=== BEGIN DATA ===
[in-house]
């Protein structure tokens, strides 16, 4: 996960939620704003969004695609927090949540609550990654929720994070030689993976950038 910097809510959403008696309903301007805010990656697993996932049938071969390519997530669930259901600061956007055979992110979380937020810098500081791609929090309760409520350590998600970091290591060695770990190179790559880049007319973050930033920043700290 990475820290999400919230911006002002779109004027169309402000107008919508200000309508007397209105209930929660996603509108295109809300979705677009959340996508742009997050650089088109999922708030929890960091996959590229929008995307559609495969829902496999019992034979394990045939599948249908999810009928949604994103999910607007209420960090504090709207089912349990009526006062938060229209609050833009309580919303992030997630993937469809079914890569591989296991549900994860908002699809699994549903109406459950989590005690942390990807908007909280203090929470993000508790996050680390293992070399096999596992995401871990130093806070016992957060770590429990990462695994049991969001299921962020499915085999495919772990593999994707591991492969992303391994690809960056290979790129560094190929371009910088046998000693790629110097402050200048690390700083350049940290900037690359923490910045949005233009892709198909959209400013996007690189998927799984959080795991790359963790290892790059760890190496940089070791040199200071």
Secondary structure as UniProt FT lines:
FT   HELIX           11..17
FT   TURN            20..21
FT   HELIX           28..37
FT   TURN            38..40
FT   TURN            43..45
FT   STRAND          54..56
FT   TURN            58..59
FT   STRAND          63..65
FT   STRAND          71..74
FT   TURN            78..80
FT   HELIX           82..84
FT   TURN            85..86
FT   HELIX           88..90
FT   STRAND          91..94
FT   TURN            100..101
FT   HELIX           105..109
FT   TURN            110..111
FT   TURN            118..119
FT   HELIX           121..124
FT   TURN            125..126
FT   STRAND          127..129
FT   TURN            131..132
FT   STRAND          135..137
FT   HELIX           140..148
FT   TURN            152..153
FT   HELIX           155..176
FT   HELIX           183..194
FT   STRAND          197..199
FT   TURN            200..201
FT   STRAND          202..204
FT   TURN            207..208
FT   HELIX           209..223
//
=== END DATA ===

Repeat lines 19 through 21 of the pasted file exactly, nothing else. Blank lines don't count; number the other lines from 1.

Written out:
FT   HELIX           105..109
FT   TURN            110..111
FT   TURN            118..119